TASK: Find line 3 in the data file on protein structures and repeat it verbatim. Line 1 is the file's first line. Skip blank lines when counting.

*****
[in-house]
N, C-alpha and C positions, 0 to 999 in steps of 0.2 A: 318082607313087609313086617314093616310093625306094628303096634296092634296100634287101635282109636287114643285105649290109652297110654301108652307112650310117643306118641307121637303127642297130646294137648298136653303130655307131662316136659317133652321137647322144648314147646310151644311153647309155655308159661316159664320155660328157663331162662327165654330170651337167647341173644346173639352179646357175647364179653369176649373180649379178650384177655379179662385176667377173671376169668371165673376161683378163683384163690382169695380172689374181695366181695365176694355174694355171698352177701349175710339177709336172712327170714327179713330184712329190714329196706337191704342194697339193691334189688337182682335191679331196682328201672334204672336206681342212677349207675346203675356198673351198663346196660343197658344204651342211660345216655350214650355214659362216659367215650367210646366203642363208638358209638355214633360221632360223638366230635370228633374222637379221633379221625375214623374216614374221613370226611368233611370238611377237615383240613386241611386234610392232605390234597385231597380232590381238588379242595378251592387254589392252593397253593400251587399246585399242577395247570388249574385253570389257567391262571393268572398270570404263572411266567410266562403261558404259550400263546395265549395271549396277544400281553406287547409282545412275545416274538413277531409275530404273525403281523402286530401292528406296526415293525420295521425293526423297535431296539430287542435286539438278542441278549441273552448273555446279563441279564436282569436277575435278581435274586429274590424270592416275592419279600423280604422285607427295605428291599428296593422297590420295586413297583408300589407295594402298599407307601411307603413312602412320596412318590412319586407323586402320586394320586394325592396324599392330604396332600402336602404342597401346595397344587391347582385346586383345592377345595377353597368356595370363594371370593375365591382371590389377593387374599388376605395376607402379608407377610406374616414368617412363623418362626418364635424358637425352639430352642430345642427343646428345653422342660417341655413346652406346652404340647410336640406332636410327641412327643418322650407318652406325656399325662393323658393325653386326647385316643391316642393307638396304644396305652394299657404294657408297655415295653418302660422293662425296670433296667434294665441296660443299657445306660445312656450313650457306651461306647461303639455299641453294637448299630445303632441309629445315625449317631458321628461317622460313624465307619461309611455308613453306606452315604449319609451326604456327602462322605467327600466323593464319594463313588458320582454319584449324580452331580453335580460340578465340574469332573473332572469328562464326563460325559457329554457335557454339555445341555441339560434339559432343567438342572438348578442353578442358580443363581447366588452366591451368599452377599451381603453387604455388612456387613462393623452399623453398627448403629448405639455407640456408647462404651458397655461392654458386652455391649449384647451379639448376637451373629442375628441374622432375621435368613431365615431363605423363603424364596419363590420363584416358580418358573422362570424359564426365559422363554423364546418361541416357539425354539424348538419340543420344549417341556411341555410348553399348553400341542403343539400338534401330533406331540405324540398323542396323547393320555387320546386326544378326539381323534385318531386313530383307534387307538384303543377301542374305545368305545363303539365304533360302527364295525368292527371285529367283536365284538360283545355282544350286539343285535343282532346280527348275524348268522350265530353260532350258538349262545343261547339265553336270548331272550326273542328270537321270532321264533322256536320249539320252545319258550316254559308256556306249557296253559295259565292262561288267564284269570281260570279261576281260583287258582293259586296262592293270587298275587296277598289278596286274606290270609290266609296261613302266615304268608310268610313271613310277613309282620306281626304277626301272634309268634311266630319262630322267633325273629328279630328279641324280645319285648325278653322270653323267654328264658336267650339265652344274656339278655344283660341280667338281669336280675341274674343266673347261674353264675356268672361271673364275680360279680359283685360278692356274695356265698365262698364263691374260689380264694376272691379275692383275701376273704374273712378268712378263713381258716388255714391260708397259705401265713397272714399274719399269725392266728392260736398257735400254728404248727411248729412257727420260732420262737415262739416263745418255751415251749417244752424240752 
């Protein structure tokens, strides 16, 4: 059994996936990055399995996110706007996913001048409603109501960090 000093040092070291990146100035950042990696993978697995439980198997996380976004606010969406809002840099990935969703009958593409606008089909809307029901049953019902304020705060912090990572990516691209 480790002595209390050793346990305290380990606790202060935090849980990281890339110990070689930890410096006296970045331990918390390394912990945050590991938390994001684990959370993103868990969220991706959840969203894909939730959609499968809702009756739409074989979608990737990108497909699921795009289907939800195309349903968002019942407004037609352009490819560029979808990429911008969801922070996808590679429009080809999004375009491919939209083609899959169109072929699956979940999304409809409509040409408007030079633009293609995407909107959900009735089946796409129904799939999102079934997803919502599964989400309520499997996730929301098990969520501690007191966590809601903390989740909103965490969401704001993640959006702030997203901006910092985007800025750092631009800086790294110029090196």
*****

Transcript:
């Protein structure tokens, strides 16, 4: 059994996936990055399995996110706007996913001048409603109501960090 000093040092070291990146100035950042990696993978697995439980198997996380976004606010969406809002840099990935969703009958593409606008089909809307029901049953019902304020705060912090990572990516691209 480790002595209390050793346990305290380990606790202060935090849980990281890339110990070689930890410096006296970045331990918390390394912990945050590991938390994001684990959370993103868990969220991706959840969203894909939730959609499968809702009756739409074989979608990737990108497909699921795009289907939800195309349903968002019942407004037609352009490819560029979808990429911008969801922070996808590679429009080809999004375009491919939209083609899959169109072929699956979940999304409809409509040409408007030079633009293609995407909107959900009735089946796409129904799939999102079934997803919502599964989400309520499997996730929301098990969520501690007191966590809601903390989740909103965490969401704001993640959006702030997203901006910092985007800025750092631009800086790294110029090196």